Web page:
Stephanie Smith, 35, has a little son named Isaiah.
When the little boy was born, she couldn’t be happier.
When she noticed something strange on her baby’s skin, the tiny baby’s life transforms into a nightmare.
However, relief finally came when Stephanie followed her instincts.
Isaiah first started having flare-ups at three months of age when he developed a rash that became red and raw when he was exposed to perfume or other heavy scents, like fabric softener.
Stephanie Smith took her son, Isaiah, to dozens of doctors in the effort to find a cure for a skin condition that left him in constant pain.
A doctor told Stephanie that Isaiah was suffering from eczema and prescribed a topical steroid. Though the rash went away briefly, it soon returned, requiring the use of more steroids to treat it.
The rashes continued. Isaiah’s hair fell out and he became lethargic.
“But all the doctors I took him to just said it was eczema,” Stephanie said. “They told me to stop breastfeeding him as the milk protein could make it worse.”
After five months, a particularly bad episode resulted in raw, red lesions that sent Isaiah to the hospital. He was treated more and stronger steroids. His skin cleared up briefly, but 48 hours later, the sores had returned and Isaiah wouldn’t stop screaming.
In the effort to provide some relief for Isaiah, Stephanie began to shut out the world. She avoided anyone or anything that could cause infection; she covered his face in surgical gauze and tried to wrap his hands to keep him from scratching in his sleep. The only time he seemed comfortable was when he was in a bath, so his mother would spend hours with him in the sink, letting the water run over his skin.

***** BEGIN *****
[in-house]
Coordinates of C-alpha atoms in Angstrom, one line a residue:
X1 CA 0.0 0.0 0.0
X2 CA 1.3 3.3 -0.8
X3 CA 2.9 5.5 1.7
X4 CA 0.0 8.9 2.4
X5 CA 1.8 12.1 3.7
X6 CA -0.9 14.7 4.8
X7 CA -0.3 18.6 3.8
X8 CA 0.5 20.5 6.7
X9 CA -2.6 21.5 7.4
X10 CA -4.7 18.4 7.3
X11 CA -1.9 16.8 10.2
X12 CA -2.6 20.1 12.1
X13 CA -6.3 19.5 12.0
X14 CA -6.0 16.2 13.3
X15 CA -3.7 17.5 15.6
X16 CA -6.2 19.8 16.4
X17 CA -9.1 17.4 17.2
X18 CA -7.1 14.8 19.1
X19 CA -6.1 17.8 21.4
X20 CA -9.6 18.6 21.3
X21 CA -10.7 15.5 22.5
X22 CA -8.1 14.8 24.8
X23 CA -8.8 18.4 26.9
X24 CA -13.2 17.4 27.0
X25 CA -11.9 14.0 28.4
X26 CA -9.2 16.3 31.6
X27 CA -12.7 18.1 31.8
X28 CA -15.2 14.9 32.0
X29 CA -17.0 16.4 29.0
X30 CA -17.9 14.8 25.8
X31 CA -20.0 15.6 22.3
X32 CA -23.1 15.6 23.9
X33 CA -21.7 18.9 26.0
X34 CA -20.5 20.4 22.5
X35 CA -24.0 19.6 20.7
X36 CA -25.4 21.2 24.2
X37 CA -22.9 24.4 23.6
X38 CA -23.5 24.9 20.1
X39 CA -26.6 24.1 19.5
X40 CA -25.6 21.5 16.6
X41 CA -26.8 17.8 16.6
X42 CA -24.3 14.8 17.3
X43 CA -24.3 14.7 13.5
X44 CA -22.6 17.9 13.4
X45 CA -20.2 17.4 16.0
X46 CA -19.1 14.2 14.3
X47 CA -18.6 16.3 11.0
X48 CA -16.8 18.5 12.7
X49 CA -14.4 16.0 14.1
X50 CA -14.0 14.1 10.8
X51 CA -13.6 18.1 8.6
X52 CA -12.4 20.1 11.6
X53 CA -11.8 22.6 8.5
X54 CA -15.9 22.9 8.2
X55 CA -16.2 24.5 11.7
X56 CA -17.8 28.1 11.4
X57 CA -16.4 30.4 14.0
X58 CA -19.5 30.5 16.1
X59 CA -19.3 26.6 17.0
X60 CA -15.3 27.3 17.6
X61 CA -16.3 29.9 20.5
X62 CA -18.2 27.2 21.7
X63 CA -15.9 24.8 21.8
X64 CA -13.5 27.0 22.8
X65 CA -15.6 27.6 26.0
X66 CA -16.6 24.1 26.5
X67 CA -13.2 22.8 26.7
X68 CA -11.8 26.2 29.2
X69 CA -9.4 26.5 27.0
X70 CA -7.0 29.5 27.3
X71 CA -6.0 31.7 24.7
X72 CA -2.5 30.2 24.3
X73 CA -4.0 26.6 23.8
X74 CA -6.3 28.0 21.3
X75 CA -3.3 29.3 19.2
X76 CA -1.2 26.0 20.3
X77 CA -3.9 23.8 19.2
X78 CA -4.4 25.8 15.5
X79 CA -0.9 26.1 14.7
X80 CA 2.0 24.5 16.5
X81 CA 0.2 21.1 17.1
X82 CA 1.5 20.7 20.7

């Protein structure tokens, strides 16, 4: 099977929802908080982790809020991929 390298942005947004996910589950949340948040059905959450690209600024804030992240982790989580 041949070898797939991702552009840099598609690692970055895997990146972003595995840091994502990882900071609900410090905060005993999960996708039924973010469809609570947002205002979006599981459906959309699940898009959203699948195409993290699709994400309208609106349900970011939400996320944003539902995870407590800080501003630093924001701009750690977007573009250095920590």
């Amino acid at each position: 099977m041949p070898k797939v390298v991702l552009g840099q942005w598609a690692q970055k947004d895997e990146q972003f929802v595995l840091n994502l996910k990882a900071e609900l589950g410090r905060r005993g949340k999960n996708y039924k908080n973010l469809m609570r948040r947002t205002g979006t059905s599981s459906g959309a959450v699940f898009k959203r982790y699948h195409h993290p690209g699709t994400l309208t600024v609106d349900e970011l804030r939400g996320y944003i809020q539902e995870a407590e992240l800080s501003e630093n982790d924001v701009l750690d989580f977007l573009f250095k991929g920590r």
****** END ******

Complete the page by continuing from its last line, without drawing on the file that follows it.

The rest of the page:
“Every time our skin touched his, it would blister and ooze like crazy. I couldn’t even touch my cheek to his,” said Stephanie, describing how she couldn’t even hold her son without aggravating his rash. “He was most comfortable in his bathtub, the water pouring over him in the sink. But he was still in pain. He would wail, and I would cry along.”
“It was like he had no skin,” said Stephanie. “He was in agony. At one point it was so bad I thought, ‘if this is going to be his life, please take him.’”
In the throes of desperation for answers, Stephanie turned to the internet. On a forum about topical steroid withdrawal, Stephanie found pictures of other children with raw, red skin like her son.
“There they were talking about the side-effects of the steroids and how it could make skin problems worse when you stop taking them.”
Stephanie followed her instinct and stopped using steroids to treat Isaiah’s rashes. Instead, she started making her own homeopathic balms, experimenting with different formulations in the effort to find the most effective treatment.
A combination of lemon grass and zinc worked the best. Soon, Isaiah’s skin began to develop spots completely free of inflammation
“Isaiah would walk to the kitchen island, where I kept the balm, point at the jar and point to his face. It clearly soothed him,” Stephanie told the Mirror.
After 10 months of steroidal “withdrawal,” Isaiah’s skin had returned to normal. He is a completely normal 1-year-old.
“We saw 35 doctors. They all said that it was eczema. I want to show them the pictures where you can see how Isaiah’s skin has recovered.”
The best is: the boy, that no one could touch, is now cheerful and can run around and play outside. “We lost the first year of his life. I couldn’t kiss him or hold him,” says Stephanie saddened by the memories. But: “Now we can hold him all the time. He’s a great hugger!”